Embattled Erdogan visits US as mysterious nemesis watches from compound in Pa. mountains

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Source:   —  April 01, 2016, at 10:43 AM

Fethullah Gulen, a one-time Erdogan ally, is the head of a faith-based social movement that boasts a global following, has deep roots in Turkish society, and cultivates notable influence in the U.

Embattled Erdogan visits US as mysterious nemesis watches from compound in Pa. mountains

Among the mounting headaches for Turkish President Tayyip Erdogan – in WA this week for a visit that notably doesn't comprise a formal sitdown with President Obama – is a 74-year-old Muslim cleric quietly living on a private compound in the Pocono Mountains of Pennsylvania.

Fethullah Gulen, a one-time Erdogan ally, is the head of a faith-based social movement that boasts a global following, has deep roots in Turkish society, and cultivates notable influence in the U. S. education through a network of roughly one hundred fifty secular charter schools.

But a nasty split between the two over Erdogan’s years-long crackdown on domestic dissent and Turkey’s once-open media landscape has presently spread to the United States, and threatens to further destabilize an already frayed alliance.

“It is Erdogan’s way of fighting the corruption without obviously confronting the issue of corruption.”

- Prof Henri Barkey, expert on Turkey

More than 2.000 Gulen supporters have been arrested in Turkey on various charges since the two thousand thirteen split, though many were later released. And Turkish authorities recently seized control of one of Turkey’s largest newspapers, Zaman, which was associated with Gulen.

But what’s relatively new to many Americans only presently hearing about Gulen is a high-profile, multimillion-dollar public relations and valid effort by the Erdogan government to extradite him to Turkey, and lift myriad questions about the propriety of the charter schools.

“This is a really risky group,” charged Robert Amsterdam, a lawyer whose firm Erdogan hired to launch an international investigation of the Gulen organization - particularly its business and political dealings in the U. S. “When it comes to these charter schools and Gulen, nothing is transparent.”

Gulen cloisters himself on the grounds of an Islamic retreat owned by Turkish Americans in Saylorsburg, Pa., and seldom gives interviews to news media. But his sermons show up online. He preaches what many consider a moderate form of Islam. And he's regularly and stridently condemned jihadist terror attacks – much more so than Erdogan, declare the president’s critics – and typically advocates interfaith dialogue.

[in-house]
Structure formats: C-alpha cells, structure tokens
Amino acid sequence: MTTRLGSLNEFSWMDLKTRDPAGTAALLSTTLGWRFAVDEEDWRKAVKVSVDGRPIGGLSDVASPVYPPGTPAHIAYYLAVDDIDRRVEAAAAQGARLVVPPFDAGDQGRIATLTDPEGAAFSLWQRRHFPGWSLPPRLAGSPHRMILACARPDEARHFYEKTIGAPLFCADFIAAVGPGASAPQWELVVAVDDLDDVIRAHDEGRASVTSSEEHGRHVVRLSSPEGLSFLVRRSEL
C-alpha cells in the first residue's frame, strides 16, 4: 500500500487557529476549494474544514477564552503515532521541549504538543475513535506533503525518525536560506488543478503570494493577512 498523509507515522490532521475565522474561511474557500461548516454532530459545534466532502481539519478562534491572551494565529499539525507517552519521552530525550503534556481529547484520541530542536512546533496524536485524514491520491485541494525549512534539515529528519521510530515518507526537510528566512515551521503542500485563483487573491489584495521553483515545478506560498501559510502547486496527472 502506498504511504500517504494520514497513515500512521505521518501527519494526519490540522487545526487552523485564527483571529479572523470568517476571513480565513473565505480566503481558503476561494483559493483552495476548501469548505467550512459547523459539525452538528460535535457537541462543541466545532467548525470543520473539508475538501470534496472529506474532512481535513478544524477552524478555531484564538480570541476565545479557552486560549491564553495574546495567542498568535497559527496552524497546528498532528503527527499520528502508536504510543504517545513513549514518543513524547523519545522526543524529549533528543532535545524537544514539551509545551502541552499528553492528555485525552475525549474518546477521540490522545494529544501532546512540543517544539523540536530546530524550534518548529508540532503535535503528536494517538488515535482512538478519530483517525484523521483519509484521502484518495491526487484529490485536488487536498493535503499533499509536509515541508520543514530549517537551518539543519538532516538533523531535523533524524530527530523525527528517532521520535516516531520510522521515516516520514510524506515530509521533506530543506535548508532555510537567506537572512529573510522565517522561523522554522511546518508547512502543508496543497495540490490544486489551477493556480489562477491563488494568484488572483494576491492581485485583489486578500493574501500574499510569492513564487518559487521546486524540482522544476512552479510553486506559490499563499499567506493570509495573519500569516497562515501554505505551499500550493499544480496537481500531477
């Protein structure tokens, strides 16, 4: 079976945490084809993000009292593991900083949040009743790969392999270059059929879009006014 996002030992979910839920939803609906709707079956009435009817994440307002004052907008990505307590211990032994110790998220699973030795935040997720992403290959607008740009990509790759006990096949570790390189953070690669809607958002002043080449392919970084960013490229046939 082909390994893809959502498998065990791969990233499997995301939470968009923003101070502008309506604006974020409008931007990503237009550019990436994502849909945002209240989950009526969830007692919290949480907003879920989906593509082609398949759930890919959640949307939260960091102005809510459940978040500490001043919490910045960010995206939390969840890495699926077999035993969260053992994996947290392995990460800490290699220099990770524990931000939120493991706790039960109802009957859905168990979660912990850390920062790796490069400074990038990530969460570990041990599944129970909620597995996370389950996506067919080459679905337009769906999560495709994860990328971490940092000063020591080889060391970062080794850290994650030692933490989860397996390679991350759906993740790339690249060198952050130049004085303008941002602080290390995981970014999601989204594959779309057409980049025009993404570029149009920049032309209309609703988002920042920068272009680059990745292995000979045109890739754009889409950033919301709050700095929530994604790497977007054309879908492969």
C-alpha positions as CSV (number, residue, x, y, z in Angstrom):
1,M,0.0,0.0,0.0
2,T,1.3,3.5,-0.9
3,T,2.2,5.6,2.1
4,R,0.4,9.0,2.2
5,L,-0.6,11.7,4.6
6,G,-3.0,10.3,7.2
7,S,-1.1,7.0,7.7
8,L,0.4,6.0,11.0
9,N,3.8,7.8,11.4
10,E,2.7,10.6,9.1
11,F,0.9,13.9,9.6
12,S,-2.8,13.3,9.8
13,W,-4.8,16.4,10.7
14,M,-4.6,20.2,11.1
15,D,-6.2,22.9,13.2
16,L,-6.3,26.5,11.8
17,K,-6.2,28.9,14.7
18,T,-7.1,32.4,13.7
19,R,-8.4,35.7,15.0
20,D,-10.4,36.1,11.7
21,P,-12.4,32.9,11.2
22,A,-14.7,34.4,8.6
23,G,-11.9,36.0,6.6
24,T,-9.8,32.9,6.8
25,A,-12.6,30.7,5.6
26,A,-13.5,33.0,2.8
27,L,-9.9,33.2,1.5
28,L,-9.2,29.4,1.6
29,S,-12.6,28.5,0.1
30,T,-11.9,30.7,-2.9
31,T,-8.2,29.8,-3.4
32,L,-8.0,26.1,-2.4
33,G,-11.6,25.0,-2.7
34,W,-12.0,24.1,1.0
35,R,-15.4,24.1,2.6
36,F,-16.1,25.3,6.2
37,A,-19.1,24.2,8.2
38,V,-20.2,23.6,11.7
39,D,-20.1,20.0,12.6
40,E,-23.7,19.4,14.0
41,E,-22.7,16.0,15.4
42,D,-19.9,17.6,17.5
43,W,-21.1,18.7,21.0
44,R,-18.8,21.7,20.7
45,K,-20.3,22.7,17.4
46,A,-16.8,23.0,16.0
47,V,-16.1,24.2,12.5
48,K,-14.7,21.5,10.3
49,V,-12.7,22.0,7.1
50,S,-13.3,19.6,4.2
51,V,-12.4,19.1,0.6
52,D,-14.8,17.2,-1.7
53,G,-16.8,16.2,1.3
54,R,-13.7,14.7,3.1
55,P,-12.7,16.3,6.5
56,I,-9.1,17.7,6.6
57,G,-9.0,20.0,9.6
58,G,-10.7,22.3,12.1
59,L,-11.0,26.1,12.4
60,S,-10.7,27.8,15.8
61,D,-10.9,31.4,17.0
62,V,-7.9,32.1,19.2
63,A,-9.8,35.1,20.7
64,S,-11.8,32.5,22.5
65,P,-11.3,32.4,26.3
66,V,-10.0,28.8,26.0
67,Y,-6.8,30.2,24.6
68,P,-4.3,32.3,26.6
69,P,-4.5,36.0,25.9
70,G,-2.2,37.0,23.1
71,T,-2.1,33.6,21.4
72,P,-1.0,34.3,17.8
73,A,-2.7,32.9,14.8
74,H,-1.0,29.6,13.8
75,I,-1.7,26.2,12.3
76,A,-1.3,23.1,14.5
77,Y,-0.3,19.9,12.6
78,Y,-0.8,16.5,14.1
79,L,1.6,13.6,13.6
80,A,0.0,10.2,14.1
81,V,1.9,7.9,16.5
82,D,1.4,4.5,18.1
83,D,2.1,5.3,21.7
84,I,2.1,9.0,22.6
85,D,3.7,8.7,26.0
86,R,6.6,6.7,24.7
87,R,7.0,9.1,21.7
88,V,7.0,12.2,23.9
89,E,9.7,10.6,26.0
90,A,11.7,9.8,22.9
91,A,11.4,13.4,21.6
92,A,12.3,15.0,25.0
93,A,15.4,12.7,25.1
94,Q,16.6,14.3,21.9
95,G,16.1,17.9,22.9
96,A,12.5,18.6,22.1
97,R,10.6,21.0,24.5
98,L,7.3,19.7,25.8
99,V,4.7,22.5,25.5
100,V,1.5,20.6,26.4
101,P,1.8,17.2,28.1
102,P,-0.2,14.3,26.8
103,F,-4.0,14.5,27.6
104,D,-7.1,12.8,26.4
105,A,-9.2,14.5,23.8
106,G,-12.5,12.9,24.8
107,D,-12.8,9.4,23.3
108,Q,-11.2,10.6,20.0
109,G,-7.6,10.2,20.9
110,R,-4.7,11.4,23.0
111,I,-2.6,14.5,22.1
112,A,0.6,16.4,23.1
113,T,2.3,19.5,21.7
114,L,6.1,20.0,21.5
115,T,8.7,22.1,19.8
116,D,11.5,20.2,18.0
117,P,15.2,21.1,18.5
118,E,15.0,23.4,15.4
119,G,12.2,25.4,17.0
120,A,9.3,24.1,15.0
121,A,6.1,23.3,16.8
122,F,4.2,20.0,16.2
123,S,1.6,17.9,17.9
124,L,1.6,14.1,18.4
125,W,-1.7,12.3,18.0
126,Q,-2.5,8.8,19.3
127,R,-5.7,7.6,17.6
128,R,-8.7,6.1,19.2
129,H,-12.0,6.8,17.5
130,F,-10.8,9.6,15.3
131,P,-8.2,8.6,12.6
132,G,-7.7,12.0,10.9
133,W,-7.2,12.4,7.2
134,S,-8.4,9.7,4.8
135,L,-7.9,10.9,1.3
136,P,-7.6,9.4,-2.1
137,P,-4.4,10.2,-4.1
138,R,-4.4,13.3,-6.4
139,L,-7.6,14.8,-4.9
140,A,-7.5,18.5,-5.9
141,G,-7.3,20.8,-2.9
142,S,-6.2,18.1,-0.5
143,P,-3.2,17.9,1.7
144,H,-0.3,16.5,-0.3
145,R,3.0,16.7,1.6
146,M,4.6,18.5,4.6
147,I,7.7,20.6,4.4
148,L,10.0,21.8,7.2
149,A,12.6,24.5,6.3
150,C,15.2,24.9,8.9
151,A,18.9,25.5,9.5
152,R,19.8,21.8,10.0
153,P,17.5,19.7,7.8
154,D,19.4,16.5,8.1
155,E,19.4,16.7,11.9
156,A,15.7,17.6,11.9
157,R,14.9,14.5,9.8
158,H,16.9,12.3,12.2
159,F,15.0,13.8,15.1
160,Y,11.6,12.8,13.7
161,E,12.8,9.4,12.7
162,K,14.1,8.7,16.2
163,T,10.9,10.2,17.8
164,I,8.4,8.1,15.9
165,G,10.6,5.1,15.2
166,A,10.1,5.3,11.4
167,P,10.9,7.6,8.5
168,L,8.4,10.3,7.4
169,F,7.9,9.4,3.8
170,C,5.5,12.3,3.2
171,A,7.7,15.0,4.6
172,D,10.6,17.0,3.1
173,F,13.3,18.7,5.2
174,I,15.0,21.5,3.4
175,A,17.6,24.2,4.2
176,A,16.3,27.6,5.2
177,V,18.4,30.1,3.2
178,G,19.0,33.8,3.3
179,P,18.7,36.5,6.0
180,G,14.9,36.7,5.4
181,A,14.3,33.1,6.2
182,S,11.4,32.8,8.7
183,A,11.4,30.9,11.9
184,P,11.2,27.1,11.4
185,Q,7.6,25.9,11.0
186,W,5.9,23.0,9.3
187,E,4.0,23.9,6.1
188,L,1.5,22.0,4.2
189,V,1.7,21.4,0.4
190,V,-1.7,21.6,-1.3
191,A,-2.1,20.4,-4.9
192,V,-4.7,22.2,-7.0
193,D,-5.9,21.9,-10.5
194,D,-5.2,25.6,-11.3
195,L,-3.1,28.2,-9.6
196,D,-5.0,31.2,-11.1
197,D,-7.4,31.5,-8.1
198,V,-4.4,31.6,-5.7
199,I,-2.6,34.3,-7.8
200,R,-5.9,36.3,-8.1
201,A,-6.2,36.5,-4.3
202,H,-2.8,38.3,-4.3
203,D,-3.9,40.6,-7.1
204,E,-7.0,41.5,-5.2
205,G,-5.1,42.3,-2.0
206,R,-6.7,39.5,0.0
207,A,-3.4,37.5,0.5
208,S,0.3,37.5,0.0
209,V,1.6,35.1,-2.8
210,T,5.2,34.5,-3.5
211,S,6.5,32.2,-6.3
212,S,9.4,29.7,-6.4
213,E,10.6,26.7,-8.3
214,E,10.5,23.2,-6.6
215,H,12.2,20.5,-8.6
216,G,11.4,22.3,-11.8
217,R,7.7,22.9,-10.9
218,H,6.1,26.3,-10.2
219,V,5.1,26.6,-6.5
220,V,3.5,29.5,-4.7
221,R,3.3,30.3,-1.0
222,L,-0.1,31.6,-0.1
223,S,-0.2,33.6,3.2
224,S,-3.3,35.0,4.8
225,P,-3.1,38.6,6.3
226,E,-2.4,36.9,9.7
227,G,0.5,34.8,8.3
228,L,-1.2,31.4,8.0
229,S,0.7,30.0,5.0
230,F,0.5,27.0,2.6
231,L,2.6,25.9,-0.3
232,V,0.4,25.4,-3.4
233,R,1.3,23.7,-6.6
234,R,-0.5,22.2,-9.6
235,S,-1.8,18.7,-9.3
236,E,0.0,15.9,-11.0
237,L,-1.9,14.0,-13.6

Gulen’s Hizmet movment -- meaning “service” in Turkish -- is marked by business savvy and a successful thrust to construct political connections. The movement is believed to be worth billions of dollars.

Troubling statements from Turkey'south Erdogan

“This isn't a proselytizing movement. This isn't a glory-of-Islam movement. This is a glory-of-the-Gulen-movement movement,” said Joshua Hendrick, an associate Prof of sociology and global studies at Loyola Univ of MD who wrote a book about Hizmet.

Hendrick disputed Amsterdam’s argument the organization is dangerous. But in Erdogan’s view, Gulen is an arch-enemy of the state, whose followers represent a seditious “parallel state” within Turkey.

Gulen is specifically accused of scheming to have his followers infiltrate the Turkish government for the purpose of overthrowing Erdogan’s ruling Justice and Development Party, known by its Turkish acronym as the AKP. Gulen also faces espionage charges, and two trials are presently being held in absentia.

“Those accusations are laughable; they've number evidence,” said Y. Alp Aslandogan, executive director of the Alliance for Shared Values, a New York-based organization that promotes Gulen’s teachings.

Several scholars in the U. S. interviewed by FoxNews. com also defended Gulen and criticized the Turkish prosecution of him, citing Erdogan’s aggressive crackdown.

“There is number proof that I'm alert of maintain the idea that the movement is at all violent or terroristic,” Zeki Saritoprak, Prof of Islamic studies at John Carroll Univ in Ohio, told Fox News. “Allegations to the contrary are absurd.”

Another scholar, A. Kadir Yildirim, of Rice University’s Baker Institute for Public Policy, agreed. “All opposition groups, including the Gulen Movement, are being targeted by President Erdogan,” he said, listing Kurds, non-Muslim minorities and liberals as other victims of Erdogan’s autocratic tilt.